Posts Tagged ‘online argumentation’

Four types of evidence

May 17th, 2013

A great image “Four types of evidence” appears in a recent paper on probabalistic argumentation schemes1. The delineation of 4 types of evidence2 serves the larger goal of the paper — which is to describe how to combine evidence of different types.

Four Types of Evidence, from Tang et al. ArgMAS2013
Four Types of Evidence, from Tang et al. ArgMAS2013

The four types of evidence depicted are:

  1. Consonant Evidence – each set is wholly contained in another (all sets can be arranged in a nested series of subsets)
  2. Consistent Evidence – have a common element (nonempty intersection of all sets)
  3. Disjoint Evidence – in which there is no overlap (pairwise disjoint intersection of sets)
  4. Arbitrary Evidence – where none of the three preceding situations holds (i.e. there is no consensus but some agreement)

Evidence classification could possibly be thought of in conjunction with argument classification; for the latter, see my earlier musings Towards a Catalog of Argumentation Patterns.

  1. Dempster-Shafer Argument Schemes‘ by Yuqing TangNir OrenSimon Parsons, and Katia Sycara (2013) in Proceedings of ArgMAS 2013. []
  2. These, the authors mention, were drawn from an earlier technical report: K. Stentz and S. Ferson. Combination of evidence in Dempster-Shafer theory. Technical Report SAND 2002-0835, Sandia National Laboratories, 2002. See especially pages 10-13. The context in that technical report, is sensor fusion using Dempster-Shafer Theory, which as I have since learned, is a common approach to combination of evidence. []

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Turning social disputes into knowledge representations (DERI reading group 2012-03-28)

September 16th, 2012

Last March1 I gave a reading group talk about knowledge representations of online disputes:

Titled “Turning social disputes into knowledge representations”, the talk was based primarily on two papers:

Online argumentation, and particularly knowledge representation from argumentation, is the overarching theme of my dissertation at DERI and as I get together the overall argument, I’ve been looking through my old slidedecks. My previous reading group talk, from November 2011, was about Using Controlled Natural Language and First Order Logic to improve e-consultation discussion forums, based on several papers by Adam Wyner and his colleagues; more recently Adam and I have started a fruitful collaboration, funded in part by the COST action on argumentation and a Short-Term Travel Fellowship from Science Foundation Ireland.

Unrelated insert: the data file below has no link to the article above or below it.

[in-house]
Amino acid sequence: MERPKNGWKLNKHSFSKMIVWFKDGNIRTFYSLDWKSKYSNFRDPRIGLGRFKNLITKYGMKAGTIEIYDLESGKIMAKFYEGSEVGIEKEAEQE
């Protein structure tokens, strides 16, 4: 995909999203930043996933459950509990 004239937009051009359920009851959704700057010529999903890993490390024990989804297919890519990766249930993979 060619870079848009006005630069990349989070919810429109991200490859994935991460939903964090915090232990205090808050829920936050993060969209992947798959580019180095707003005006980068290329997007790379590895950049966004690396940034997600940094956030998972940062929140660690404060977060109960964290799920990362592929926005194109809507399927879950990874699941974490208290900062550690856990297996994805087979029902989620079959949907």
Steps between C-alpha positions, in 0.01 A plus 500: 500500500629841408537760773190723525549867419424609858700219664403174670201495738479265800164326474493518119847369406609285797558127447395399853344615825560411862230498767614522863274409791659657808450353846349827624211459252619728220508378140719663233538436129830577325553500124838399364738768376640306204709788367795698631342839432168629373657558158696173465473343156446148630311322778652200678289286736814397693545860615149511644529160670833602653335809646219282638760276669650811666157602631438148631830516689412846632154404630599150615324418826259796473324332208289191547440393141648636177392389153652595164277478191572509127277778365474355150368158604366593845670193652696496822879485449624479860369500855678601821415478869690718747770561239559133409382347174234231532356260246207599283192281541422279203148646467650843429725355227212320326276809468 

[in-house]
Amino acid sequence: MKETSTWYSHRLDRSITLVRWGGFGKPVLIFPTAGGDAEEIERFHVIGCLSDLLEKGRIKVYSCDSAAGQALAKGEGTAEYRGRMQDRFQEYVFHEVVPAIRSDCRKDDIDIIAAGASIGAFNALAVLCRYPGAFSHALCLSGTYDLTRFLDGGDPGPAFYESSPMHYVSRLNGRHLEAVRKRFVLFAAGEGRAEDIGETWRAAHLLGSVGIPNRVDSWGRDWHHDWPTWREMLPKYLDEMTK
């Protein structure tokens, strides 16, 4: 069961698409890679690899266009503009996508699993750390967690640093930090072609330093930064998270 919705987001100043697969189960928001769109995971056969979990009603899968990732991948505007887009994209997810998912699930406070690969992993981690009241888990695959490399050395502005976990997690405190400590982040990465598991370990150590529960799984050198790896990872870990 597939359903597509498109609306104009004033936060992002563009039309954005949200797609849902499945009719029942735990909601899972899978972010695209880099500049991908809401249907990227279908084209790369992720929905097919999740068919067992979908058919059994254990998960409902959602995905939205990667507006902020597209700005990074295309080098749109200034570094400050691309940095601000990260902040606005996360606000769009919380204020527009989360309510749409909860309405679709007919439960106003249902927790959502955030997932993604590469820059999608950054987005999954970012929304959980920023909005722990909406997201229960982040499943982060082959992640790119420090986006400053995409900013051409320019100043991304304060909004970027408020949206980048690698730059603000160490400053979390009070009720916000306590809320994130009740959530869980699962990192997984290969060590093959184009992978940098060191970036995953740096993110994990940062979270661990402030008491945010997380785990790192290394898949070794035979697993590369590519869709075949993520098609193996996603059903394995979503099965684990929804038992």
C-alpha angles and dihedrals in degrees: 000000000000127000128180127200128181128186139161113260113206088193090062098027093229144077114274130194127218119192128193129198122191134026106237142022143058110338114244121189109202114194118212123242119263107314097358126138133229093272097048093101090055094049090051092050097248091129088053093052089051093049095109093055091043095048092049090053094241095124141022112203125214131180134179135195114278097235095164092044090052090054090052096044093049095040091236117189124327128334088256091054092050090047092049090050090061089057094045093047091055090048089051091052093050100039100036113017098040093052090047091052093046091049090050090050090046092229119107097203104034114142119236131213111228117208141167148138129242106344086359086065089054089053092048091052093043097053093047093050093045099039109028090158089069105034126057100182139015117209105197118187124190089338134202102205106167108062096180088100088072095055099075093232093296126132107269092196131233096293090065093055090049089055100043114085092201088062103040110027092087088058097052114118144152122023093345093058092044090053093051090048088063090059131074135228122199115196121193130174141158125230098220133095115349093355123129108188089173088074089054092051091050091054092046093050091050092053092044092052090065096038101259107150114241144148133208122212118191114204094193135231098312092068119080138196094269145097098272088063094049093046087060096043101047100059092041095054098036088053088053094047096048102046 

1. March 28, 2012 []

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A Review of Argumentation for the Social Semantic Web

December 6th, 2011

I’m very pleased to share our “A Review of Argumentation for the Social Semantic Web“.

You are very warmly invited to review this paper. You can post the review as a comment to the manuscript page publicly at SWJ’s website. Informal comments by email are also welcome.

Open review

I adore SWJ’s open review process: publicly available manuscripts are useful. In 11 months the landing page has had “1208 reads” and I’m sure that not all of those are mine! Further, knowing who reviewed a paper can add credibility to the process. (It means quite a lot to me when Simon Buckingham-Shum says “I anticipate that this will become a standard reference for the field.”!)

Two earlier versions

The paper evolved from my first year Ph.D. report. In the process of defining my Ph.D. topic, I reviewed the state-of-art of argumentation for the Social Semantic Web. This was further developed in conversations with my coauthors, my colleague Tudor Groza and my advisor Alexandre Passant.

The outdated first journal submission and second journal submission are available; May’s reviews refer to the first version. A cover letter responding to the reviews summarizes what has changed. Shared since I am always encouraged by seeing how others’ work and ideas have developed over time!

So read the most recent version, and let us know what you think!

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YouTube “I dislike this” button

November 14th, 2011

A few weeks ago, I noticed something new on YouTube: an “I dislike this” button.

I wonder how long that’s been there?

 

When I talk about online argumentation, a frequent comment is “too bad there’s only +1 and Like; we need more expressivity”.

See related discussions:

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